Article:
No Discounts for Pet Dental Health Month
While I am all in favour of a public awareness campaign regarding the importance of oral health in our pet dogs and cats, I am no fan of Pet Dental Health Month as it is currently utilized by many clinics. Many clinics mark PDHM by giving a discount on dental services in the month of February and I feel this is the wrong approach.
Veterinary clinics (privately owned and corporate clinics) are businesses, and their only income source is their clients in compensation for providing goods and services. From the gross income, each clinic must first pay all of its expenses (rent, utilities, taxes, salaries, cost of equipment and consumables, phones, internet, bank fees, interest, accountants, lawyers, professional association fees, continuing education costs – the list goes on and on). What is left over from the gross income after all of the expenses have been paid is profit. Profit can be used to compensate the practice owners for the risk they take in owning in the business. It can also be rolled back into the business to pay for upgrades and improvements in equipment, staffing (bonuses, raises), training… While a profit margin of 15 to 20% may be a target for many clinics, few meet that goal. But…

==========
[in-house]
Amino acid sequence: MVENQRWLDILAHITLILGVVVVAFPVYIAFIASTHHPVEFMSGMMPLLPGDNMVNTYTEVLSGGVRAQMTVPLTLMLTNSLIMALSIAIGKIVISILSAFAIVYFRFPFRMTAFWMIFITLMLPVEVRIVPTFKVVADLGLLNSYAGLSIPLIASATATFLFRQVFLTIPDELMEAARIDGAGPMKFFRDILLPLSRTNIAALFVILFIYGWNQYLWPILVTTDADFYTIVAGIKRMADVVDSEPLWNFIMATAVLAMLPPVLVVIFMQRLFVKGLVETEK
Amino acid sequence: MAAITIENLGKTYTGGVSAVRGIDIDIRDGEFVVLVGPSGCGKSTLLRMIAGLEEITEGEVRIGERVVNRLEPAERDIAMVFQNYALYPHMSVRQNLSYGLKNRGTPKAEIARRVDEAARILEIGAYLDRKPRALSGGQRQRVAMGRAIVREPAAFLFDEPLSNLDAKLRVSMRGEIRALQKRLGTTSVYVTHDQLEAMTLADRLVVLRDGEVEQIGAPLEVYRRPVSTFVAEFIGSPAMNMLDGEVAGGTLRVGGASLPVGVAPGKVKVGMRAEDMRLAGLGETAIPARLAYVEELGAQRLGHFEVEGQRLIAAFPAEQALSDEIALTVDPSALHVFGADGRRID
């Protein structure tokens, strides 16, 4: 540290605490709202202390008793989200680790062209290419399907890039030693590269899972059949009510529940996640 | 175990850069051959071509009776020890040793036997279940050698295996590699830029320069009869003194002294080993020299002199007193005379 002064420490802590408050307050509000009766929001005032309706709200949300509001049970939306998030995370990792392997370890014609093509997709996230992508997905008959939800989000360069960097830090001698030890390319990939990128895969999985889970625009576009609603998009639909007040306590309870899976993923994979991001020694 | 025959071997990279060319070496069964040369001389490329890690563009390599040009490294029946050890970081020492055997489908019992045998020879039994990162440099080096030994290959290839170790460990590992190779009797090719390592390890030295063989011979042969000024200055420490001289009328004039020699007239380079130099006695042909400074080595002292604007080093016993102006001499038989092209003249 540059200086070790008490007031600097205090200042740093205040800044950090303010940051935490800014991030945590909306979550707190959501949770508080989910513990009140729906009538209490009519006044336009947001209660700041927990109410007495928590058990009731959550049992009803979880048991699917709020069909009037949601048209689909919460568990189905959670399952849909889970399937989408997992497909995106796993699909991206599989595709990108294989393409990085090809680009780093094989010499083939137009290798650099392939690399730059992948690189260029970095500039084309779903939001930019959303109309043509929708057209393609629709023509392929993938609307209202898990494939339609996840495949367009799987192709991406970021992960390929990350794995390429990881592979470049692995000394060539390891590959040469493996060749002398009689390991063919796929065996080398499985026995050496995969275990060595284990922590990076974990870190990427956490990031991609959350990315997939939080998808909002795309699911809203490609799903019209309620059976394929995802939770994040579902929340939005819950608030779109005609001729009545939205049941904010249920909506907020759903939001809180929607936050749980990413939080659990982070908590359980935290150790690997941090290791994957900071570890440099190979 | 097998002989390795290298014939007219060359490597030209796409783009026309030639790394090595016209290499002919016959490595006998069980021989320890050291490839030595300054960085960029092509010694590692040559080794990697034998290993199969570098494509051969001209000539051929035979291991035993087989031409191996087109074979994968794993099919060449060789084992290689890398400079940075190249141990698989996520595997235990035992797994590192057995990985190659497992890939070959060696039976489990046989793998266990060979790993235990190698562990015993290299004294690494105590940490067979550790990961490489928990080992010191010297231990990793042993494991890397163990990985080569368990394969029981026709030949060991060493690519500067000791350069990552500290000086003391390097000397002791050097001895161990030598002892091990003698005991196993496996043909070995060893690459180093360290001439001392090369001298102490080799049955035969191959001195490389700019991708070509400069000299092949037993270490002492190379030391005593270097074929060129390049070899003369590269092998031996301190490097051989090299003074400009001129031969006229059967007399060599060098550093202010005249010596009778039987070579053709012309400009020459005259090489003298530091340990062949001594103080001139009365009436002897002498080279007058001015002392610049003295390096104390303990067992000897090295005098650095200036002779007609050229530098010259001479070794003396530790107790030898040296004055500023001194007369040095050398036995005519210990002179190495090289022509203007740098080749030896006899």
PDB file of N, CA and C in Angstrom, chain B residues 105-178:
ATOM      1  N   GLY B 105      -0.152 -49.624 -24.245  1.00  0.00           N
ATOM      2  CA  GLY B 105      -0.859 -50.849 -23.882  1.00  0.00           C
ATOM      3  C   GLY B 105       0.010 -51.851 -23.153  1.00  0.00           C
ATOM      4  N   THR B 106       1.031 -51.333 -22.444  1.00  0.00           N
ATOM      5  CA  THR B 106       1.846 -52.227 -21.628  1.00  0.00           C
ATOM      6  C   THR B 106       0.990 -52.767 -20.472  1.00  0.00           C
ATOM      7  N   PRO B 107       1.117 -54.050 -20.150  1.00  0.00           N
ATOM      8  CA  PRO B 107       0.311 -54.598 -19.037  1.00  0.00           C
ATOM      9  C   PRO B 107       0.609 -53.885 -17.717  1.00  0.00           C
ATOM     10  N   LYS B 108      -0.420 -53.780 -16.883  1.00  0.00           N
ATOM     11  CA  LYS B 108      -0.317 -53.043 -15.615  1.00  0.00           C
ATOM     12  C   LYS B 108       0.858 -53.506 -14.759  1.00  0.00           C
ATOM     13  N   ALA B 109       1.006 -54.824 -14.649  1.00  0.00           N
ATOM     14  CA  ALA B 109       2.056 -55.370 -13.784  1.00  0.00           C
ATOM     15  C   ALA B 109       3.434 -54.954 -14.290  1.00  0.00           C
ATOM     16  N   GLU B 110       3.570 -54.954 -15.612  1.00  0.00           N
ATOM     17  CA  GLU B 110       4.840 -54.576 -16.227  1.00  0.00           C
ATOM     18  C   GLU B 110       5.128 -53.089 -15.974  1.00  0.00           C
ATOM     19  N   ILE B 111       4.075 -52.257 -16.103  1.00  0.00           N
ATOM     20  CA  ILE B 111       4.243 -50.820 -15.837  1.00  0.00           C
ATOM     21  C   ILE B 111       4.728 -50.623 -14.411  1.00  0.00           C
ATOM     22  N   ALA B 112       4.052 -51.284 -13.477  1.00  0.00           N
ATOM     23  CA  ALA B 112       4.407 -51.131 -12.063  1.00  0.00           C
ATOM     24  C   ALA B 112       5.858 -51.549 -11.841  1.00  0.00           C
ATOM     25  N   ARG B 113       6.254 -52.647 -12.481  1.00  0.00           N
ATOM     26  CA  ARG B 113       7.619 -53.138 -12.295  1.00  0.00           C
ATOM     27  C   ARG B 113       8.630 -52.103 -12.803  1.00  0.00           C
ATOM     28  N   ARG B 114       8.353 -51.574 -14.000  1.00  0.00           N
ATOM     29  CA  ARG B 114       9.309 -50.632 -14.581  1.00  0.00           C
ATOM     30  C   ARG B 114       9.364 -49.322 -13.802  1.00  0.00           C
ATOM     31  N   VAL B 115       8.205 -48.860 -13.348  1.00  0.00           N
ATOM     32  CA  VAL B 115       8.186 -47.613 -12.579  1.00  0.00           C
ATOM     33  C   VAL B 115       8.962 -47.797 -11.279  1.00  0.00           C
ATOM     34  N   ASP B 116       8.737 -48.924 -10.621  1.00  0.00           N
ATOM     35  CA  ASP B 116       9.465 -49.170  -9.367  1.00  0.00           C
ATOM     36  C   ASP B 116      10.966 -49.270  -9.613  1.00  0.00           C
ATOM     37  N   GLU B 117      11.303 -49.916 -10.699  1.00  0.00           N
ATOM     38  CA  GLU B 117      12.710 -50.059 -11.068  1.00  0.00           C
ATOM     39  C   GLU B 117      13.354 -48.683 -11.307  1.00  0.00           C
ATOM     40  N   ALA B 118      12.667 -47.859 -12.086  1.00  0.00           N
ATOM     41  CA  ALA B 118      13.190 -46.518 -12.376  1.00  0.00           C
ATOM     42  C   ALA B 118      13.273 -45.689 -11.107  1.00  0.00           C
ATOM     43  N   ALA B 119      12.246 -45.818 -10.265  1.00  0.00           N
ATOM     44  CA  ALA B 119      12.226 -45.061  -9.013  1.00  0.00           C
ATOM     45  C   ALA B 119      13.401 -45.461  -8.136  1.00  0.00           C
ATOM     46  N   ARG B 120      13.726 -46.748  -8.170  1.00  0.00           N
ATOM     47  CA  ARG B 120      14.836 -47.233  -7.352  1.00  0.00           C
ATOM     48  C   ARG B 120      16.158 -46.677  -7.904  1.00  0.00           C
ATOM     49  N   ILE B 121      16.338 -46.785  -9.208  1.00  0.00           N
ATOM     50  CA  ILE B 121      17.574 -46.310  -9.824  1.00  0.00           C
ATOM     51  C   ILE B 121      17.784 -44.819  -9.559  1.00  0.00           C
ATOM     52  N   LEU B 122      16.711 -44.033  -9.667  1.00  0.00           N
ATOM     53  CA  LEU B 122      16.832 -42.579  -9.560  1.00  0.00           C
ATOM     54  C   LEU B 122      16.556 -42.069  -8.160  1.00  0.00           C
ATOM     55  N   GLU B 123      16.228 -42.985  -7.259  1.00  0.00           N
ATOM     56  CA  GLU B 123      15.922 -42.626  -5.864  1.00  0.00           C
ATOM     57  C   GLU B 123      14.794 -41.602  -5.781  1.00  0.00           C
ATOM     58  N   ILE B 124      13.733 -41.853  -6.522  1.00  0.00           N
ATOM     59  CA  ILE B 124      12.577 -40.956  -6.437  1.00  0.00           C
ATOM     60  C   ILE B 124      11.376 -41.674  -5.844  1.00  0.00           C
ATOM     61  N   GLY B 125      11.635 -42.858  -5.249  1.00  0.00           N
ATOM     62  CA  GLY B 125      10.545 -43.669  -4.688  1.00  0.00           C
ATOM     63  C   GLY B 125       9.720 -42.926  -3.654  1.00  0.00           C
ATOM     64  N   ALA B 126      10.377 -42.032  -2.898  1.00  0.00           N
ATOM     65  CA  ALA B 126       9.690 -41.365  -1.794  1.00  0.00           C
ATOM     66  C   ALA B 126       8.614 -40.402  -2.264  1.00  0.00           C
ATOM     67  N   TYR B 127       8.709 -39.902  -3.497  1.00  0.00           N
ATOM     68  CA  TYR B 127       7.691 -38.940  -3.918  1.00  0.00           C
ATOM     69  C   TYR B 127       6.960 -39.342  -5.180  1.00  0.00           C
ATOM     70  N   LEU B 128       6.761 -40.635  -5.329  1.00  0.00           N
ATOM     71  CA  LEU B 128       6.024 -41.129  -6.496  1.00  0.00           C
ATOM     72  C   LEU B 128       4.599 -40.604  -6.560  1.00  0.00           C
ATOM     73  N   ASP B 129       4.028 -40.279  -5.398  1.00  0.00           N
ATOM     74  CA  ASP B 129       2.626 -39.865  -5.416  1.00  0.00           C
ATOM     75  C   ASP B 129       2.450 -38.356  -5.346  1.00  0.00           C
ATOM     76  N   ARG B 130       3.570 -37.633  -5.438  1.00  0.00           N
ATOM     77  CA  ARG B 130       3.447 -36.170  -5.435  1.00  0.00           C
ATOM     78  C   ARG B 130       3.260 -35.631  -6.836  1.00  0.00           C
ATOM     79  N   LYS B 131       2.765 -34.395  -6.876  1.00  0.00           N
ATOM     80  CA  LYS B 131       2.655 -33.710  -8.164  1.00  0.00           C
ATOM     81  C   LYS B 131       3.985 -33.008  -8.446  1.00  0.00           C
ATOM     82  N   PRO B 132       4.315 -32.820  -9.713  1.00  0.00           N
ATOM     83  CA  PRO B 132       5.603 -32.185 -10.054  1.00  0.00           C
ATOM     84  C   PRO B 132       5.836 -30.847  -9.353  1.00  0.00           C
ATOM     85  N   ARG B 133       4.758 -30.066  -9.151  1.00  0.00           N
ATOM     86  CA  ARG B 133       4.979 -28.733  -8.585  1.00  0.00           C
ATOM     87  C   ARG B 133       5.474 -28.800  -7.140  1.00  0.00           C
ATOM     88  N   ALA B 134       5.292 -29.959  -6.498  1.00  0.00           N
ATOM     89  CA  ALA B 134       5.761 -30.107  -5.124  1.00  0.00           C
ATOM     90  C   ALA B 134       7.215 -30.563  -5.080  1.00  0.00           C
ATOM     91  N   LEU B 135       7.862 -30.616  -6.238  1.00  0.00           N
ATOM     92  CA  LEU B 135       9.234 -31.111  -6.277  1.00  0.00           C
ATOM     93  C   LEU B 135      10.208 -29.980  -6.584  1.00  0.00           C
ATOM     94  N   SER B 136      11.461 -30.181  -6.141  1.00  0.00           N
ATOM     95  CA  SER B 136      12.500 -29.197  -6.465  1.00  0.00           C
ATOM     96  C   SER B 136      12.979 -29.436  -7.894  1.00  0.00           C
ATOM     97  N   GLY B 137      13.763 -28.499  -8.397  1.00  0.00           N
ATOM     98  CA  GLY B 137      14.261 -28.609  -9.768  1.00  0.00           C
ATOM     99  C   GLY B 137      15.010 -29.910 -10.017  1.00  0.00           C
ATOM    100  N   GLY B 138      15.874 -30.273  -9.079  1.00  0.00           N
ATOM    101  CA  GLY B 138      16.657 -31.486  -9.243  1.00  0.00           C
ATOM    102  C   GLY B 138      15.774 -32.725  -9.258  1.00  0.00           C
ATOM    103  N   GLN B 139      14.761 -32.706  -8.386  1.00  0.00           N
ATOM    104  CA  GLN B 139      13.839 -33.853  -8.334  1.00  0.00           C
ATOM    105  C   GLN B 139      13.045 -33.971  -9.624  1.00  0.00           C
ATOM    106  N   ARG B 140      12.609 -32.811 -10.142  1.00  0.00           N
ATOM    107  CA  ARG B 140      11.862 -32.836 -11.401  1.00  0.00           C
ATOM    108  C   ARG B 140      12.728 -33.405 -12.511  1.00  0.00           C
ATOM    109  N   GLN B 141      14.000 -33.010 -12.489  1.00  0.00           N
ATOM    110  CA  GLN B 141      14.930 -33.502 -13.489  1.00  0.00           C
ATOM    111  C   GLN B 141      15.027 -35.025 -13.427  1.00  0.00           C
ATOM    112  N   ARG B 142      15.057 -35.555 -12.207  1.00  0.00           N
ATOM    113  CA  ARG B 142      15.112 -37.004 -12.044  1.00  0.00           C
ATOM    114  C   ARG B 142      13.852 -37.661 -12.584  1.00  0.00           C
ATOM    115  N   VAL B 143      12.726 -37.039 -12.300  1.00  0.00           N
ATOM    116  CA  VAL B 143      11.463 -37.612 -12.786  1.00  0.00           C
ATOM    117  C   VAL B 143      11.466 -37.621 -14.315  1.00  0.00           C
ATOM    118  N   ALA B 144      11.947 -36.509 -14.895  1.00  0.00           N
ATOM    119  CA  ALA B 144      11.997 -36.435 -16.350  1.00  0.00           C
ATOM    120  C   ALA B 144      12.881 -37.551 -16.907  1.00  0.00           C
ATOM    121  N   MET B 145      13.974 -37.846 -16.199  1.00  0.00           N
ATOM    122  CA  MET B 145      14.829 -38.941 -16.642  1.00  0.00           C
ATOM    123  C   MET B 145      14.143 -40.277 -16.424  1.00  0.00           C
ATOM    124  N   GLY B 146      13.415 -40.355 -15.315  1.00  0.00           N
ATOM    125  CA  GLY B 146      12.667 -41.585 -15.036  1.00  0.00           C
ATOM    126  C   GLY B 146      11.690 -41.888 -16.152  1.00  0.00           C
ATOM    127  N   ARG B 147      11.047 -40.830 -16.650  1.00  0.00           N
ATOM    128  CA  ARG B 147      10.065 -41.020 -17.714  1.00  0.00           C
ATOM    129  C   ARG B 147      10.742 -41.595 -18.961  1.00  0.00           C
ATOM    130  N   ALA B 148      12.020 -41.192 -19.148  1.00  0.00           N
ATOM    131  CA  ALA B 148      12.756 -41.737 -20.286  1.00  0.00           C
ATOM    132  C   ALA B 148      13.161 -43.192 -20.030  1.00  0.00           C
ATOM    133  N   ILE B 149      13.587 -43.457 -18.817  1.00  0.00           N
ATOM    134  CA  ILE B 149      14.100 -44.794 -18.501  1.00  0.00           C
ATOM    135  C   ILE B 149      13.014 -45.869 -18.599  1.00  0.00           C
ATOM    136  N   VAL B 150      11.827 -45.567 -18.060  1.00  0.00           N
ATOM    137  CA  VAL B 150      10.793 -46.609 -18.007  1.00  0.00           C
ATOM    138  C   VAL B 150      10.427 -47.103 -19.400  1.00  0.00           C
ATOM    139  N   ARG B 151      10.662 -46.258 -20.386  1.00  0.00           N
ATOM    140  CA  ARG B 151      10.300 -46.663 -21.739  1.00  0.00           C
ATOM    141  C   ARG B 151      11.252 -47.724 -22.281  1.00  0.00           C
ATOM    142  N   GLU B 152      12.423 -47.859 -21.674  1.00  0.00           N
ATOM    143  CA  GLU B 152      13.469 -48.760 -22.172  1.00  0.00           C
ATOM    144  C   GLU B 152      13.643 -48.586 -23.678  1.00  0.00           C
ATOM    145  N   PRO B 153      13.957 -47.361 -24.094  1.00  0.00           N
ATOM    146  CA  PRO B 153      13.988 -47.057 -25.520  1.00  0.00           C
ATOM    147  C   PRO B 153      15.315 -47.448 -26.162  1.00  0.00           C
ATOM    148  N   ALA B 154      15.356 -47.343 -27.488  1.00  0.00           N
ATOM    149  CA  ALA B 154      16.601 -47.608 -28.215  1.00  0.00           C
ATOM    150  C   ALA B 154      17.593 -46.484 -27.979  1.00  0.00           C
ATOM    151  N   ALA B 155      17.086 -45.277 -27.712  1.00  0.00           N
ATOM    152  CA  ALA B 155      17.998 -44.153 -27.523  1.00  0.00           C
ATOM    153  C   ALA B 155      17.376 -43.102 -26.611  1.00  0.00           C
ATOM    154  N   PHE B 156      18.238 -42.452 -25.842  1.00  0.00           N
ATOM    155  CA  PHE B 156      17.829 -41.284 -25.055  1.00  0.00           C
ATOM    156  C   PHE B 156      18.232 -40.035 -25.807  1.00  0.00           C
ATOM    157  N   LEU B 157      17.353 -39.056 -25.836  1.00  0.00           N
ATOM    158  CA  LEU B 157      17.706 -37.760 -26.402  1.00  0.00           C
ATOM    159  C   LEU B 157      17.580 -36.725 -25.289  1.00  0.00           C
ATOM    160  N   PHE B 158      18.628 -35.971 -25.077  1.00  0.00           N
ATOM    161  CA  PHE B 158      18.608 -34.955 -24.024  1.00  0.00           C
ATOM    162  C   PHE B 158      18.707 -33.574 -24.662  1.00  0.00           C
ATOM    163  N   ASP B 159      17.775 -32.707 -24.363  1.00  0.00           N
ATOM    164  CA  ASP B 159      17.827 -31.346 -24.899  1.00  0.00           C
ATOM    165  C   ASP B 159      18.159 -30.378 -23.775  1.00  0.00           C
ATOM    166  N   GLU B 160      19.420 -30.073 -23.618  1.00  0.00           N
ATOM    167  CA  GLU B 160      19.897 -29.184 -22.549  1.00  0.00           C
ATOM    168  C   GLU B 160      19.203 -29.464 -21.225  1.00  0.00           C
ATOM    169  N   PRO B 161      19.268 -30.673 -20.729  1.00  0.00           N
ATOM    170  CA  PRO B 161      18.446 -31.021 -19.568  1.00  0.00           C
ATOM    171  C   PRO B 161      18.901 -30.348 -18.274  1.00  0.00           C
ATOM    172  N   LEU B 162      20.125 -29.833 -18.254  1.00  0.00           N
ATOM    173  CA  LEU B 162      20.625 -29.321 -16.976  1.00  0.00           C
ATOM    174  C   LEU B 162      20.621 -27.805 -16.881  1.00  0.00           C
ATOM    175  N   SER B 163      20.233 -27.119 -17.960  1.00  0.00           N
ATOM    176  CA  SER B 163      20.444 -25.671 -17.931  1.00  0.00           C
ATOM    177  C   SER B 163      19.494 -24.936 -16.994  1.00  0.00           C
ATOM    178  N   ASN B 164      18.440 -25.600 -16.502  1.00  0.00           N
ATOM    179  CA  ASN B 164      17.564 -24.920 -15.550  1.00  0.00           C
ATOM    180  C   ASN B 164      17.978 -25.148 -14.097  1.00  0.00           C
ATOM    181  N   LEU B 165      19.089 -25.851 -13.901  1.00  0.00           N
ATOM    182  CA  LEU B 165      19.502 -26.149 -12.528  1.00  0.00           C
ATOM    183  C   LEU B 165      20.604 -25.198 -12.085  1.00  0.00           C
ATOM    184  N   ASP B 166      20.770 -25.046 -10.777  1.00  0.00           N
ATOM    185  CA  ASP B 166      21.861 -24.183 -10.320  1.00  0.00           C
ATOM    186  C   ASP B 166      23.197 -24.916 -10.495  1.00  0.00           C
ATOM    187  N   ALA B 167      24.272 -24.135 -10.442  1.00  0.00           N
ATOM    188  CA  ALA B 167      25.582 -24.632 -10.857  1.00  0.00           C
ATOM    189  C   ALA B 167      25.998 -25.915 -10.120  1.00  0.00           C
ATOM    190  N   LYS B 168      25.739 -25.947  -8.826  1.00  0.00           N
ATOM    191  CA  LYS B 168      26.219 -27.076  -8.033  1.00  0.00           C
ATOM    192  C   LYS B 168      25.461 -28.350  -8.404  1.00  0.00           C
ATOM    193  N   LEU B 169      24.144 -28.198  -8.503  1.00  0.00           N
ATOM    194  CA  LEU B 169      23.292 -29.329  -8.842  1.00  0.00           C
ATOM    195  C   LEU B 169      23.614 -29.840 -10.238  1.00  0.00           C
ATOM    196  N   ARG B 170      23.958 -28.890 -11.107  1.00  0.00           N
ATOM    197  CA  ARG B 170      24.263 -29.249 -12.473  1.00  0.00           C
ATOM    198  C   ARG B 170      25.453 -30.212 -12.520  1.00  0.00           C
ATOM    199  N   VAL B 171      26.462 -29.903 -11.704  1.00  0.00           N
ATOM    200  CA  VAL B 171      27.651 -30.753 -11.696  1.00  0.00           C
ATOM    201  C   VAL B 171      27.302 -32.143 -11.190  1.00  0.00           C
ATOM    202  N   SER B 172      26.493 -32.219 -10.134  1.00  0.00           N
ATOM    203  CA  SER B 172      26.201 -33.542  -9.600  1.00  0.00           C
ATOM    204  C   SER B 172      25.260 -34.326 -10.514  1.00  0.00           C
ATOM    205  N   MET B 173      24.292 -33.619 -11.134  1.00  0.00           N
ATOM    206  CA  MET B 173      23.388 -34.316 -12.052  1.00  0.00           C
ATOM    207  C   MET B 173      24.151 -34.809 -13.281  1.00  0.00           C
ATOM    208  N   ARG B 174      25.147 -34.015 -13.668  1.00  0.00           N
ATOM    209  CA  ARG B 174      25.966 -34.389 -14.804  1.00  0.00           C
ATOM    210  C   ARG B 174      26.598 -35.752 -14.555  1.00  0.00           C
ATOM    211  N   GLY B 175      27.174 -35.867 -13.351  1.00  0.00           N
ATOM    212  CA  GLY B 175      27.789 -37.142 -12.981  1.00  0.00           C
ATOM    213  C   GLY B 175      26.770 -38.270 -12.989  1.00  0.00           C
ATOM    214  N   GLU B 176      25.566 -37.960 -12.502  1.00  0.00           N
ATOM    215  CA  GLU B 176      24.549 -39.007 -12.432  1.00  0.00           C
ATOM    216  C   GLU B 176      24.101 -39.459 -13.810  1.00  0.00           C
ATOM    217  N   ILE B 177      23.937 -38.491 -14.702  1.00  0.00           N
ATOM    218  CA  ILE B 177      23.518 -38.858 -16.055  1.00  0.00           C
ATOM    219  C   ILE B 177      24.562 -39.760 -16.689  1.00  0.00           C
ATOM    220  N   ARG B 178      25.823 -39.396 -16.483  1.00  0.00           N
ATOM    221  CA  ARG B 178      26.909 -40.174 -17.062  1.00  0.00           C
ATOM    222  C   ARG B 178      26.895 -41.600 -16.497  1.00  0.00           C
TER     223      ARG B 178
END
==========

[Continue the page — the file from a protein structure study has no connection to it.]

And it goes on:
For the sake of argument, let’s say ABC Animal Hospital is running at a 20% profit margin. If they generate an invoice for $100, there is $20 profit that can be rolled back into the clinic for improvements. If the clinic offers the client a 10% discount on that invoice, the client saves $10 and pays $90 but this clinic now only gets $10 profit. So a 10% discount to the client means a 50% reduction in profit for the business. That means less money available to move the practice forward which not only has a negative impact on the people working there but also on the quality of care they can provide so negative impacts on the patient and their owners. Giving discounts is false economy that really benefits no one.
Offering discounts during February means clients are encouraged to delay necessary treatment until February so their pet suffers longer so the owner can save the 10%. That is not good for the patient.
Offering discounts during February can mean a real influx of cases making an already busy schedule really hectic. This can lead to people rushing procedures to keep on track and in doing this, they are not paying necessary attention to detail and so patient care will suffer.
If the clinic is watching its metrics carefully, the drop in revenue from the discount could spark a fee-rate increase to cover the difference. Now you are forcing clients during the other eleven months to involuntarily and without their knowledge, subsidize the discounts given to clients in February.
Offering discounts during February can result in a deluge of cases so staff are even more over-worked and stressed, all for less compensation while compromising patient care and sending the message that for eleven months of the year, the fees are 10% higher than they need to be.
Rather than giving a 10% discount in February, I propose that clinics commit to putting 10% of all dental revenues into upgrading dental training and/or equipment. That way, everyone down the road benefits.